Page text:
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Target chooses ex-PepsiCo executive as next CEO

This undated image provided by Target Corp. shows

This undated image provided by Target Corp. shows newly named CEO Brian Cornell. Photo Credit: AP

Target Corp. hired Brian Cornell as chief executive, choosing the former head of PepsiCo Americas Foods to take the job after Gregg Steinhafel was ousted after a hacker attack and a botched expansion in Canada.

Cornell, who left PepsiCo Inc. effective Wednesday, will take the reins at the U.S. retailer, Target spokeswoman Dustee Jenkins said Thursday.

The 55-year-old will step into the role at the Minneapolis-based company vacated after Steinhafel left the U.S. retailer in May. PepsiCo said Thursday that Cornell notified the beverage maker of his intention to quit on July 27. The Wall Street Journal reported the change earlier Thursday.

Even before the data breach, which exposed the personal information of millions of customers, Target had lost its way by becoming too cautious and bureaucratic, interim CEO John Mulligan said in an interview that month.

Target shares have slipped 3 percent this year, compared to a 0.8 percent drop in Sears Holdings Corp., which owns Kmart, and a 6.6 percent improvement in the S&P 500 benchmark.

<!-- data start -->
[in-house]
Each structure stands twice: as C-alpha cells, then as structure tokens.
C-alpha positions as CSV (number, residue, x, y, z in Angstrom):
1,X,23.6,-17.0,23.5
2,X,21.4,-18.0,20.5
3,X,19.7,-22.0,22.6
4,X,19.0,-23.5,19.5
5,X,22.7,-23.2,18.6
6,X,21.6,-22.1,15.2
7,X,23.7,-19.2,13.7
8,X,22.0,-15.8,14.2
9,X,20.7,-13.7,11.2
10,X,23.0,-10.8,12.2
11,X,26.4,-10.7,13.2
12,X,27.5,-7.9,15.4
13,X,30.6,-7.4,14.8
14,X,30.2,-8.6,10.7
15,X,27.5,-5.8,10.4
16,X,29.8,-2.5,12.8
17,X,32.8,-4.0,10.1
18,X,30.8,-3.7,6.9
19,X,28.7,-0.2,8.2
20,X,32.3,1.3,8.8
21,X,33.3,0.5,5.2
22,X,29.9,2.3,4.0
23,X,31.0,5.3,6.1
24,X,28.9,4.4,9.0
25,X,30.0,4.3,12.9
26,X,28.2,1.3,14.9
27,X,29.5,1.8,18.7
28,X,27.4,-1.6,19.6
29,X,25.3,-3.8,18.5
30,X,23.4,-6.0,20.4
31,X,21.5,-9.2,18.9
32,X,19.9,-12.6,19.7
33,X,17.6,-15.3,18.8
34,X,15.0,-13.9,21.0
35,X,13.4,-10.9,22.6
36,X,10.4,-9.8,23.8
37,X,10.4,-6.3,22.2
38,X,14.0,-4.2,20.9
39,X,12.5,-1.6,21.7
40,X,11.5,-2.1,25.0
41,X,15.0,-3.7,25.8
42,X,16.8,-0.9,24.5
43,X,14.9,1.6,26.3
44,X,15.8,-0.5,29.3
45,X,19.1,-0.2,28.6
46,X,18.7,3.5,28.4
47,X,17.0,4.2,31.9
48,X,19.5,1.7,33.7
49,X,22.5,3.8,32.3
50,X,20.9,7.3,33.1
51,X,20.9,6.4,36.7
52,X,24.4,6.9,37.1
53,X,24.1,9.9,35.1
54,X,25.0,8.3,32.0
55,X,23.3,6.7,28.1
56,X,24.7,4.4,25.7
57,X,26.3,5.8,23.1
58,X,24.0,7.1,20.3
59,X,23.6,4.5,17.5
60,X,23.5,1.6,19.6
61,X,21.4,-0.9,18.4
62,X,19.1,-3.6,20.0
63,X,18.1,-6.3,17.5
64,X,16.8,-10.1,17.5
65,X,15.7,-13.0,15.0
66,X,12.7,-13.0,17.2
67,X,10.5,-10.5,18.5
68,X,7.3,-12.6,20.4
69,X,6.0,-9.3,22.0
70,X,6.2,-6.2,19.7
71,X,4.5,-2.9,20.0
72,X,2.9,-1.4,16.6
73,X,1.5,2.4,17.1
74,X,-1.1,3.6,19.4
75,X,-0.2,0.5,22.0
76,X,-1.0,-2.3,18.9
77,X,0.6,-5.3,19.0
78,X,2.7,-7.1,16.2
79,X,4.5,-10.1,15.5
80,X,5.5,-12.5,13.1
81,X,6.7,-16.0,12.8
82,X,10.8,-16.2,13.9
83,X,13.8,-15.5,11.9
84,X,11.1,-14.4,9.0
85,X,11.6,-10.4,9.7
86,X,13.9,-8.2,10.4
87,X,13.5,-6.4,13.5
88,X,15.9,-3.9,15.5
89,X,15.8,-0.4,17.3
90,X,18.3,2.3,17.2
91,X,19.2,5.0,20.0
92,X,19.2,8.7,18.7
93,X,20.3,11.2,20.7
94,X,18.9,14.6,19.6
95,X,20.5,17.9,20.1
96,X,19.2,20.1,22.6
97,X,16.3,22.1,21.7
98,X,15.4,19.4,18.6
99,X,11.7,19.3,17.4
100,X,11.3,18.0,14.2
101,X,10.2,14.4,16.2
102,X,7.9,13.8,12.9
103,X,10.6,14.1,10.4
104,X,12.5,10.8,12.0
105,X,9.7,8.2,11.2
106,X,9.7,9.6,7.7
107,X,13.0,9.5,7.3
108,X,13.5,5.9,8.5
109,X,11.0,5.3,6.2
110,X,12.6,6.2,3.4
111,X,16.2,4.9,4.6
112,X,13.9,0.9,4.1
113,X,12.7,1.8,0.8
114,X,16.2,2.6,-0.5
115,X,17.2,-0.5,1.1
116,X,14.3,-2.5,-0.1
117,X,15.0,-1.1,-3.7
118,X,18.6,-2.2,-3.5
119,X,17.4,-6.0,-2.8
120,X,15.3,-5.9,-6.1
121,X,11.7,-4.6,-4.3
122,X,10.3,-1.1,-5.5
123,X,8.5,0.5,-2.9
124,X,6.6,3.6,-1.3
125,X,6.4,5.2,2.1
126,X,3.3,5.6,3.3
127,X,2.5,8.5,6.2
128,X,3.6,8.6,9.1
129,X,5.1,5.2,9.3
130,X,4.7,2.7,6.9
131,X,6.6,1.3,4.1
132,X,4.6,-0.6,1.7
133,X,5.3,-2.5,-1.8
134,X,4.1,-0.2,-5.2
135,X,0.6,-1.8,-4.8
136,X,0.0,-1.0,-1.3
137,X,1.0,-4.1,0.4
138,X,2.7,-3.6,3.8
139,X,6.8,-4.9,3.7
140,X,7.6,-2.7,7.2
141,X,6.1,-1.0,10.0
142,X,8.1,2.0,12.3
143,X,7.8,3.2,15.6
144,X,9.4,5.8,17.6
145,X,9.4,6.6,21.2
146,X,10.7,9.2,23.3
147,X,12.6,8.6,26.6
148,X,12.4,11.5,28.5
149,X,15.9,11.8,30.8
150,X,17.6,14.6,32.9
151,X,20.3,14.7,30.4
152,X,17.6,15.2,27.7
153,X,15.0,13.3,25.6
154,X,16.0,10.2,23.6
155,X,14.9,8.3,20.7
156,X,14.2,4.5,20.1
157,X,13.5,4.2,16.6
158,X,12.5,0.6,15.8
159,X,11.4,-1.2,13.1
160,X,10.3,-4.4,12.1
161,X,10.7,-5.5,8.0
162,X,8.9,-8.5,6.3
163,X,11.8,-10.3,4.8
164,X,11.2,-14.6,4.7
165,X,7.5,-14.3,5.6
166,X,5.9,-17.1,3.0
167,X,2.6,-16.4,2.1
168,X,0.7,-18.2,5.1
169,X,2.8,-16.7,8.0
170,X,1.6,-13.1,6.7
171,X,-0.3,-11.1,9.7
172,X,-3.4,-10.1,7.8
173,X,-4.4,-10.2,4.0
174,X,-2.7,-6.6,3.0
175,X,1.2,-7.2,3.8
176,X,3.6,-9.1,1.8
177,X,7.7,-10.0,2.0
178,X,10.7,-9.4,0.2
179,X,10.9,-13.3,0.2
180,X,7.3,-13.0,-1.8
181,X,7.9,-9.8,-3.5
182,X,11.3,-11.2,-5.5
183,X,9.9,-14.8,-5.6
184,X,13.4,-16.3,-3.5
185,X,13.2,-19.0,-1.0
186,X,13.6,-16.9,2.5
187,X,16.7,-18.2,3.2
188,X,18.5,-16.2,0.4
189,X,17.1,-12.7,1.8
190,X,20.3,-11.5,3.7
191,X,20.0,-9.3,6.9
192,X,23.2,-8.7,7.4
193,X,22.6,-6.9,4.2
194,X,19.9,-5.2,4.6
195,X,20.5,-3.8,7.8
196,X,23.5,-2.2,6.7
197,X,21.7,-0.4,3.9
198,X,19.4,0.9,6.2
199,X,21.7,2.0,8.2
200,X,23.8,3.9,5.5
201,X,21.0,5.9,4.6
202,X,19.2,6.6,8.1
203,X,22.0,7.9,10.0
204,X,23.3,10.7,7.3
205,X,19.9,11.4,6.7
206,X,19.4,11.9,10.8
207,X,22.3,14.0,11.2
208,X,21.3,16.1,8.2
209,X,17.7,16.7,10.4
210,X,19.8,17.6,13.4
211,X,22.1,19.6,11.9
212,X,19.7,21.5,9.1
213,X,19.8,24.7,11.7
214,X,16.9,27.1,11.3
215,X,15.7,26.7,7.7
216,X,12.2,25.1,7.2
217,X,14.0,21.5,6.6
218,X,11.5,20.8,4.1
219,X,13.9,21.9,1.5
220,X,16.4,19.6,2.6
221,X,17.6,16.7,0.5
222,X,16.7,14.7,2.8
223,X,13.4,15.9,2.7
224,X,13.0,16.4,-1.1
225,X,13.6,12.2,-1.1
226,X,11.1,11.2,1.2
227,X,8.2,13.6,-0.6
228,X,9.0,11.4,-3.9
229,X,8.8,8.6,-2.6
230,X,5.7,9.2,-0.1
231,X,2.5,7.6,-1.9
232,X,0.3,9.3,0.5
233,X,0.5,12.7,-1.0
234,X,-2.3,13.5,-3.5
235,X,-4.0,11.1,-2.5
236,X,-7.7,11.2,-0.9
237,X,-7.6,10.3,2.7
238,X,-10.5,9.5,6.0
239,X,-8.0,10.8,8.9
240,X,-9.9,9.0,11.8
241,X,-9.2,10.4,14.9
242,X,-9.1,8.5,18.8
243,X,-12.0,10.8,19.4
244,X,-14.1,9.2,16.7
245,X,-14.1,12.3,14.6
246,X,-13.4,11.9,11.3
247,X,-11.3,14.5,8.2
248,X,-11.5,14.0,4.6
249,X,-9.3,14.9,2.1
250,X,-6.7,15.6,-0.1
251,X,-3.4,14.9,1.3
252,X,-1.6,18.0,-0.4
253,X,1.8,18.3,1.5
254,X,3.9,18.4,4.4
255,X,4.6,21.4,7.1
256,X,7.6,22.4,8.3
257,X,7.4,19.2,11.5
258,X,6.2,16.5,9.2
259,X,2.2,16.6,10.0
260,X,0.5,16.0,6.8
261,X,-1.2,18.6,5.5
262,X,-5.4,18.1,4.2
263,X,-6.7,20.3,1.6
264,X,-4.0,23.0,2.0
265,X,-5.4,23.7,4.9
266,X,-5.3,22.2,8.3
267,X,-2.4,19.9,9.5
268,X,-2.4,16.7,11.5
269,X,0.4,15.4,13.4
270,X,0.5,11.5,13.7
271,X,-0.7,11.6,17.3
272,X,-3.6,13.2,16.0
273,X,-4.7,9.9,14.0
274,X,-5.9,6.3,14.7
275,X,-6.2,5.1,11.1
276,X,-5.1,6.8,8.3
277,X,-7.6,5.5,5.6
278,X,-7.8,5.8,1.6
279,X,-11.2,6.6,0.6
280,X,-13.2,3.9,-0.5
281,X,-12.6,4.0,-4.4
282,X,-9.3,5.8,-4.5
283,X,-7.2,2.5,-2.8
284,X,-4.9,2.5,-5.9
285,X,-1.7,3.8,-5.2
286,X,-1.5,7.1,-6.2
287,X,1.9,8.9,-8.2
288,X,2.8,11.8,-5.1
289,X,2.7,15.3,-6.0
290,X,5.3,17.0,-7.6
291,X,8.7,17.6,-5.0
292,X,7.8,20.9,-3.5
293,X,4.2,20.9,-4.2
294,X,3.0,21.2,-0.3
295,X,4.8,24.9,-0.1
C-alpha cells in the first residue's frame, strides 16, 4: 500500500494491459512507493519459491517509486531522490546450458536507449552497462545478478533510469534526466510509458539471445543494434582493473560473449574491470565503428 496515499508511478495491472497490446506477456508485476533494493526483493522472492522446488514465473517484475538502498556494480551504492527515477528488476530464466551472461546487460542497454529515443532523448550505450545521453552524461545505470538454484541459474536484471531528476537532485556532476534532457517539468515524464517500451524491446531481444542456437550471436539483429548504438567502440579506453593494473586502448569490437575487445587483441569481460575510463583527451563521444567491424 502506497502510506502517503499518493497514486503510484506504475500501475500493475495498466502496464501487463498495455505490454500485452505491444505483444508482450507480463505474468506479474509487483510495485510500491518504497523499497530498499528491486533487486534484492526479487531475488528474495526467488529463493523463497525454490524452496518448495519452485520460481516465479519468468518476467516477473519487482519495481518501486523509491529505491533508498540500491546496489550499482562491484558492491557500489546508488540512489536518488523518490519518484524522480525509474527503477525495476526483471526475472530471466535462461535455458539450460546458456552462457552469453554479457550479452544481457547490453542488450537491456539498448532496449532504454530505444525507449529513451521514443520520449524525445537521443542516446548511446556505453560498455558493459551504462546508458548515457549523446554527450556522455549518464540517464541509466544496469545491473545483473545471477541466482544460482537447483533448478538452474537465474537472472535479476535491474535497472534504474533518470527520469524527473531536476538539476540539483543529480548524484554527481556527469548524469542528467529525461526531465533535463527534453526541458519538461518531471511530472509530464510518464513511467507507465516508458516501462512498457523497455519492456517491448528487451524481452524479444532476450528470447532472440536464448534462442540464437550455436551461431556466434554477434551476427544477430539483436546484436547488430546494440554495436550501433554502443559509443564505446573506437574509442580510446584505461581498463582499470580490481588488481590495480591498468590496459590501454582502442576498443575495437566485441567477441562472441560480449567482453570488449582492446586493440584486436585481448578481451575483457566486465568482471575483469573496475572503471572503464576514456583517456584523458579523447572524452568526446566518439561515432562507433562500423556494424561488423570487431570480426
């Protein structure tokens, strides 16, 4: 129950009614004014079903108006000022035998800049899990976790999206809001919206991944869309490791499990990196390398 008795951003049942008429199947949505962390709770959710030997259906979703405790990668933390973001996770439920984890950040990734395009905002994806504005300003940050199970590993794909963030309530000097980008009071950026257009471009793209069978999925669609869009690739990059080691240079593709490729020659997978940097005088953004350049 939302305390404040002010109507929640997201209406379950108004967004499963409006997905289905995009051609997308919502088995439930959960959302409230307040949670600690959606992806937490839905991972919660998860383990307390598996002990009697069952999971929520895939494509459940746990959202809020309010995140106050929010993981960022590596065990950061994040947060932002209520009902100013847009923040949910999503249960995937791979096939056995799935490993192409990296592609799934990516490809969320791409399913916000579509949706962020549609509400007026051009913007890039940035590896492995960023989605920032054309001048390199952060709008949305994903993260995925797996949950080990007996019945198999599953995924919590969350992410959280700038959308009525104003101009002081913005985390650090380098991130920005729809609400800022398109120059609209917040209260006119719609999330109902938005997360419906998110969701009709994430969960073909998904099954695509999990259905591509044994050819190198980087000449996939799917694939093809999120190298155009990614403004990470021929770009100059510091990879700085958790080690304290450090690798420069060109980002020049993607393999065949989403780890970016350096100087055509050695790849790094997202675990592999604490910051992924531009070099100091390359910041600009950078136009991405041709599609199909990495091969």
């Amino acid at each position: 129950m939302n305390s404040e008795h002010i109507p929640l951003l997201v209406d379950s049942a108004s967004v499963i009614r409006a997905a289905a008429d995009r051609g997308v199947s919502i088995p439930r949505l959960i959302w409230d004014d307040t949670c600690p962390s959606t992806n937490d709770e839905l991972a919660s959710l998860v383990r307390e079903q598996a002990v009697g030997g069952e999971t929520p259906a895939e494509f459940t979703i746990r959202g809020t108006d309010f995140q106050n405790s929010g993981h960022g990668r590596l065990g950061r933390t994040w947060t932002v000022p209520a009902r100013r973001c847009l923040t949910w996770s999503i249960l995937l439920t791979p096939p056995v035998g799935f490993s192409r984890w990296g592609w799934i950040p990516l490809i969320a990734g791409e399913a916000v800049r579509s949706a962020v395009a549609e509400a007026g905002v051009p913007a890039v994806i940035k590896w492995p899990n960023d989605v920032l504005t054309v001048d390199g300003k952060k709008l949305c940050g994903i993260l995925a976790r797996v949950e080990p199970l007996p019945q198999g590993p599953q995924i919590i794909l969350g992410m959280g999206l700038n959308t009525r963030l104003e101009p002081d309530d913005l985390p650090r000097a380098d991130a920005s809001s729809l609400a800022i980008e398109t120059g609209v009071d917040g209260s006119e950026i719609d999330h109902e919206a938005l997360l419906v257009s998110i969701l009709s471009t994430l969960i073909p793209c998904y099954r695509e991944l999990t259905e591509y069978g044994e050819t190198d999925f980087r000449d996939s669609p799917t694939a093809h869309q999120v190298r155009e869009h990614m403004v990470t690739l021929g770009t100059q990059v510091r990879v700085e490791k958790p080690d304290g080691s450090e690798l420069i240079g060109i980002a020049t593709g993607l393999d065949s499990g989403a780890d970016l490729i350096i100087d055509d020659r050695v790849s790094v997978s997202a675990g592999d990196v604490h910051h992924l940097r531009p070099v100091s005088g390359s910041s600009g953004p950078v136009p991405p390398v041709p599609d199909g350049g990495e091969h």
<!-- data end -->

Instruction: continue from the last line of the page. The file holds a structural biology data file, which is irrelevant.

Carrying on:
Cornell took over as chief executive of PepsiCo Americas Foods in March 2012, running the company’s largest division with $25 billion in revenue from selling brands including Frito-Lay and Quaker, according to PepsiCo.’s website. He previously worked as the president of Wal-Mart Stores Inc.’s Sam’s Club discount warehouse chain.

Steinhafel, who was Target’s CEO for about six years, held himself personally responsible for the security attack.

About 40 million credit- and debit-card numbers, along with 70 million addresses, phone numbers and other pieces of information, were captured by the malware attack on the company’s 1,797-store network during last year’s holiday shopping season.

Recovery efforts generated $26 million in expenses during the first quarter, with $8 million of those costs getting covered by insurance. Standard & Poor’s cut Target’s debt rating in March, citing the data breach and losses at the Canadian unit.

Since Mulligan took over as interim CEO at Target, he hired a top data-security executive and moved the company’s entire leadership team to the 26th floor of its headquarters in Minneapolis, allowing for faster decisions and more clarity, he said in a memo to employees.

Target also is scaling back on its four governance meetings, which have focused on the supply chain, marketing, design and capital expenditures.


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